I was implementing password authentication for VNC in node.js the other day and faced a problem where it would just never successfully authenticate. I checked my implementation several times and it seemed fine. Then I tried to implement it in Python just to see if I was missing something obvious. It also didn't work. Then I tried doing the authentication through openssl and it was also giving a result I didn't expect. Finally I found some old C code and wrote node-des, which worked. I still haven't figured out why it didn't work in node, python and openssl. Perhaps my readers can help me understand what was going on!

Here is a quick overview of how VNC password authentication works. On the VNC server you set the authentication password. When a VNC client connects, the VNC server generates random 16 byte garbage called challenge and sends it to the client. The client DES encrypts the challenge with the password as the key. The result is called the response and is also 16 bytes in size. The client then sends it to the VNC server. The VNC server then also DES encrypts challenge with the password and compares it with the response. If challenge matches response, the session gets authenticated.

Let's say the password set on the VNC server is browsers, and the challenge that the VNC server sends to the client is the following 16 bytes:

0c fd 6b 8c 5c 04 b3 e5 01 40 b9 de 33 9e 0d db

Then DES encrypting these 16 bytes with the password browsers should produce the following response:

44 ee fc 48 83 bb 95 f1 c0 82 c3 e2 98 c3 6a 4a

I sniffed this data from a real VNC client - VNC server communication and I use this as a test case for node-des as it's the correct result. However now let's look at what happens if I encrypt the challenge with node's crypto module, with Python and with openssl.

First node's crypto module. I wrote the following program to DES encrypt the 16 challenge challenge bytes with the password browsers.

var crypto = require('crypto');
var challenge = Buffer([
   0x0c, 0xfd, 0x6b, 0x8c,
   0x5c, 0x04, 0xb3, 0xe5,
   0x01, 0x40, 0xb9, 0xde,
   0x33, 0x9e, 0x0d, 0xdb

var response = crypto
  .createCipher('des', 'browsers')


When I run it, it produces 27 byte long output and it's not what I'd expect:

<Buffer c3 a9 72 c2 8b c3 a2 10 56 c2 8f c3 94 12 c2 a3 c3 a3 33 c2 ba c3 9e c2 a7 c2 96>

So node.js doesn't produce the expected 16 byte result. In fact I tried all the possible variations of the des algorithm that openssl (which node.js bases its crypto module on) supports. Perhaps I chose the wrong des implementation as there are many?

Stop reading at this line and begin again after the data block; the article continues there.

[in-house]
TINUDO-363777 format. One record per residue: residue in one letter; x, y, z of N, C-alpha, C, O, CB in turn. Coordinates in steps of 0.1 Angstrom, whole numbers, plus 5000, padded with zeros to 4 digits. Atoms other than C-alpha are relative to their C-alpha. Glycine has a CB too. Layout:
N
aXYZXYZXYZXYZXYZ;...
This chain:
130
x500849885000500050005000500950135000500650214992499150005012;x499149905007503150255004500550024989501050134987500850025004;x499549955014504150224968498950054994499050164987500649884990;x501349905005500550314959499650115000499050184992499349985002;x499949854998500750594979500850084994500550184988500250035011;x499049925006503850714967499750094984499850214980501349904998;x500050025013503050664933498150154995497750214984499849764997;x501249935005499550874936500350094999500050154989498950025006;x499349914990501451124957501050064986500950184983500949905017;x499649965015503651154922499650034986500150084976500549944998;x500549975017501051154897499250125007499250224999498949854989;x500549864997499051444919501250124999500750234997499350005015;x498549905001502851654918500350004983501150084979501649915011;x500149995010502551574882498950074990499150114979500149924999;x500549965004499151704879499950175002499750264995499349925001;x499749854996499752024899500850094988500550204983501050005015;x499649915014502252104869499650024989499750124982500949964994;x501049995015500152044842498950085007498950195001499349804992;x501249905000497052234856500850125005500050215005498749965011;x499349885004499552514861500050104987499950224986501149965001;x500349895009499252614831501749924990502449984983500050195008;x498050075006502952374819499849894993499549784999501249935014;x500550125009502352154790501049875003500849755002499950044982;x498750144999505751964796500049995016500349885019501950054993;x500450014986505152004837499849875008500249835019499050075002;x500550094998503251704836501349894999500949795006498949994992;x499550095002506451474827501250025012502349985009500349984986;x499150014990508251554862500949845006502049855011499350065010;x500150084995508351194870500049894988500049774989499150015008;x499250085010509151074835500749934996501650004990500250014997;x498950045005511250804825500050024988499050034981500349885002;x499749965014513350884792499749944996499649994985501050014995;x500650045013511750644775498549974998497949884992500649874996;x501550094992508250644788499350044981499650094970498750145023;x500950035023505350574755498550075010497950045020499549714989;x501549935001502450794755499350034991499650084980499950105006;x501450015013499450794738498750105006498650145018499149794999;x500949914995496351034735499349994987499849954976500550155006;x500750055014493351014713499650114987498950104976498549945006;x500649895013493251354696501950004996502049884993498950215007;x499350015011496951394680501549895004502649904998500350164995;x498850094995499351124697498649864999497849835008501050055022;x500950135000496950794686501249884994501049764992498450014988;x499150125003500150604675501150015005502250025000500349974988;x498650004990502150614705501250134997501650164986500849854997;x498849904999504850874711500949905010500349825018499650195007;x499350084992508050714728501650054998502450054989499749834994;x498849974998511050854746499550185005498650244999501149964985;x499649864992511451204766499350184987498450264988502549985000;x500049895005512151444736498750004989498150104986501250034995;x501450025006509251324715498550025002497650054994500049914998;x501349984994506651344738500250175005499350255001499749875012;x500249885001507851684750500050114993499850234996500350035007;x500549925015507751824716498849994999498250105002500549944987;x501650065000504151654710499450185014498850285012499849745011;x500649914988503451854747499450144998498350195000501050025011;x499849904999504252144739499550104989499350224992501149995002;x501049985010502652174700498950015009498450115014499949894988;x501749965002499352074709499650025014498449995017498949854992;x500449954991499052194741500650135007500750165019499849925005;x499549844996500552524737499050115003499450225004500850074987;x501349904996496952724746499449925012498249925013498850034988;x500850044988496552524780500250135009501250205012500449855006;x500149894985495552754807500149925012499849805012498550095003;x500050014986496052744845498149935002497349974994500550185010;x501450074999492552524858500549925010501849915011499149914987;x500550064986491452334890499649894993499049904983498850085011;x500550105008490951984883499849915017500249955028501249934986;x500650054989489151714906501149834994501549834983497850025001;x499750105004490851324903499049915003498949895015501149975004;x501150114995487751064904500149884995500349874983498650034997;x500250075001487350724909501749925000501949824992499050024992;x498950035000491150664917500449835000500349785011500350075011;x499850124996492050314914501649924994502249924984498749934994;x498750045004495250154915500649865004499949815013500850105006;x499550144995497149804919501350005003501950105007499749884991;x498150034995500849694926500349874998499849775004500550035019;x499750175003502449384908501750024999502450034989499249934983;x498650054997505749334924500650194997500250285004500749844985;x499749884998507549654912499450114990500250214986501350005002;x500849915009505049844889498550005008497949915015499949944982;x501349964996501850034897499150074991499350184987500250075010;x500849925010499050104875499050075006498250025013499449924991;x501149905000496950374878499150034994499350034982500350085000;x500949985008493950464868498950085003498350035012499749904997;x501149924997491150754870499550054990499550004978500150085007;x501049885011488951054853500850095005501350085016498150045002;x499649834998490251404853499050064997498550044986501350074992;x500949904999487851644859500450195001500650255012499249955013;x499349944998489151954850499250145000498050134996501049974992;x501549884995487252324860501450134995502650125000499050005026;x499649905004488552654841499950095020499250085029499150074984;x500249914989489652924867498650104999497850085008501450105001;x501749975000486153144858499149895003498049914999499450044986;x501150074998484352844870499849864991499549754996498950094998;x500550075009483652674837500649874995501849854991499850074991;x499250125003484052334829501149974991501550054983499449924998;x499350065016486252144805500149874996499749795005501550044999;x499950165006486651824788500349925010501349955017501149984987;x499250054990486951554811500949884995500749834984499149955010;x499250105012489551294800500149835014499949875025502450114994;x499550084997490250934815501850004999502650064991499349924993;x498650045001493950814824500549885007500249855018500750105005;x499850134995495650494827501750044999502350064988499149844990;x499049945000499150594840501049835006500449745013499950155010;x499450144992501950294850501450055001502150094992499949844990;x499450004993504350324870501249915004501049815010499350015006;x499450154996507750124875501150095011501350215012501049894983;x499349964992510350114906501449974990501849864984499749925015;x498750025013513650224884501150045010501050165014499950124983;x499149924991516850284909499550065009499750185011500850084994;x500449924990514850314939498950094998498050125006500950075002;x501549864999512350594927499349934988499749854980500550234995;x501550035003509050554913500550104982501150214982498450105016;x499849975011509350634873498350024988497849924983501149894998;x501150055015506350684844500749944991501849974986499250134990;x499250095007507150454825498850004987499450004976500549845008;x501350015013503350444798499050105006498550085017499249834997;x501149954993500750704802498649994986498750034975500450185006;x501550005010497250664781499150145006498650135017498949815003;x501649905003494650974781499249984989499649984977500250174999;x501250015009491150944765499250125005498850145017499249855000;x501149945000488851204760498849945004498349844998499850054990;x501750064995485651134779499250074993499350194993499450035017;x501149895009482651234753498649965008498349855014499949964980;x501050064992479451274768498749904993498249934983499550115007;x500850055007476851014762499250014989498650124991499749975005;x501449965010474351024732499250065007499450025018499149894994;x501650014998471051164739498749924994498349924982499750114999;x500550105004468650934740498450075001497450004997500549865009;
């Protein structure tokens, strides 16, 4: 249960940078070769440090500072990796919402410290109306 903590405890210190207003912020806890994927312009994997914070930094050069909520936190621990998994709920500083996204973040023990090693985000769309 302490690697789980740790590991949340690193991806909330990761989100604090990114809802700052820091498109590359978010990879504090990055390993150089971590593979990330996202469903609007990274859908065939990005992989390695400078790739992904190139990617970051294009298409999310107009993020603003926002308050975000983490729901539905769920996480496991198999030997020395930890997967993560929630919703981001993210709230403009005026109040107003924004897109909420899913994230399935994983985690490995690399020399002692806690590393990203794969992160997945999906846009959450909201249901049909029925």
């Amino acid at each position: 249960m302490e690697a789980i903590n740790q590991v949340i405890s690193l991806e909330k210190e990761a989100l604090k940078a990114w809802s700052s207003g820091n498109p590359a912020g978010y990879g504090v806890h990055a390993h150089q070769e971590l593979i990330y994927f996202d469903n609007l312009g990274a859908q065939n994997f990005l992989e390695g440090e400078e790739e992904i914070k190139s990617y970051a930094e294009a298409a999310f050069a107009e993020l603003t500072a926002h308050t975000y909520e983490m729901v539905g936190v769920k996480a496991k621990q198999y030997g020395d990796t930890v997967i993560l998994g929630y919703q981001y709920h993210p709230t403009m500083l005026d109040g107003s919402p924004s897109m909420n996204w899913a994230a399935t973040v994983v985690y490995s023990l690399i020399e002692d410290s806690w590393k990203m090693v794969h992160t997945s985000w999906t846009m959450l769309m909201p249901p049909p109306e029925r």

var crypto = require('crypto');
var challenge = Buffer([
   0x0c, 0xfd, 0x6b, 0x8c,
   0x5c, 0x04, 0xb3, 0xe5,
   0x01, 0x40, 0xb9, 0xde,
   0x33, 0x9e, 0x0d, 0xdb

var algos = ("des des-cbc des-cfb des-ecb des-ede " +
            "des-ede-cbc des-ede-cfb des-ede-ofb " +
            "des-ede3 des-ede3-cbc des-ede3-cfb " +
            "des-ede3-ofb des-ofb des3 desx").split(/\s+/);

algos.forEach(function (algo) {
    try { 
        var response = crypto
          .createCipher(algo, 'browsers')

    catch (x) {
        console.log("Crypto doesn't support:", algo);

It produced the following output and not a single result was what I'd expect:

<Buffer c3 a9 72 c2 8b c3 a2 10 56 c2 8f c3 94 12 c2 a3 c3 a3 33 c2 ba c3 9e c2 a7 c2 96>
<Buffer c3 a9 72 c2 8b c3 a2 10 56 c2 8f c3 94 12 c2 a3 c3 a3 33 c2 ba c3 9e c2 a7 c2 96>
<Buffer 24 43 c2 99 11 c2 8c c3 ac c3 b2 42 c3 b1 77 c3 a2 c2 96 05 c3 b3 c3 94 02>
<Buffer c2 aa 09 c3 98 c3 92 c2 8c 69 68 c2 97 c2 88 09 c2 ae c3 89 4f 3f c3 9f c3 83>
<Buffer c2 84 c2 86 3f c3 ba 2b c2 ba 4b c2 bd 50 05 c3 a8 c3 9d 37 66 15 51>
<Buffer 7d 60 c2 8d 4e 27 c3 b2 0f 6f 0e 48 54 60 38 2e c2 b3 7e>
<Buffer 43 4d c2 ac 19 c3 92 c2 81 c2 a2 3f c2 9a c2 be c2 8a c2 b3 72 44 37 34>
<Buffer 43 4d c2 ac 19 c3 92 c2 81 c2 a2 3f 49 c3 a4 04 24 2c 77 05 40>
<Buffer c2 a4 c2 84 c2 b2 2e 45 c2 90 c2 af c2 9c 21 5b c2 bd c3 aa c2 84 c3 9b 4c 76>
<Buffer c3 81 5c c2 b9 28 c2 be c3 b6 74 c3 89 c3 89 c2 8c 62 c2 ab 3a c2 95 6c 3f>
<Buffer 3f c3 8d 22 c3 8e 5d 01 29 c2 8b c2 85 c2 b5 11 75 6f c2 b5 5b c3 9c>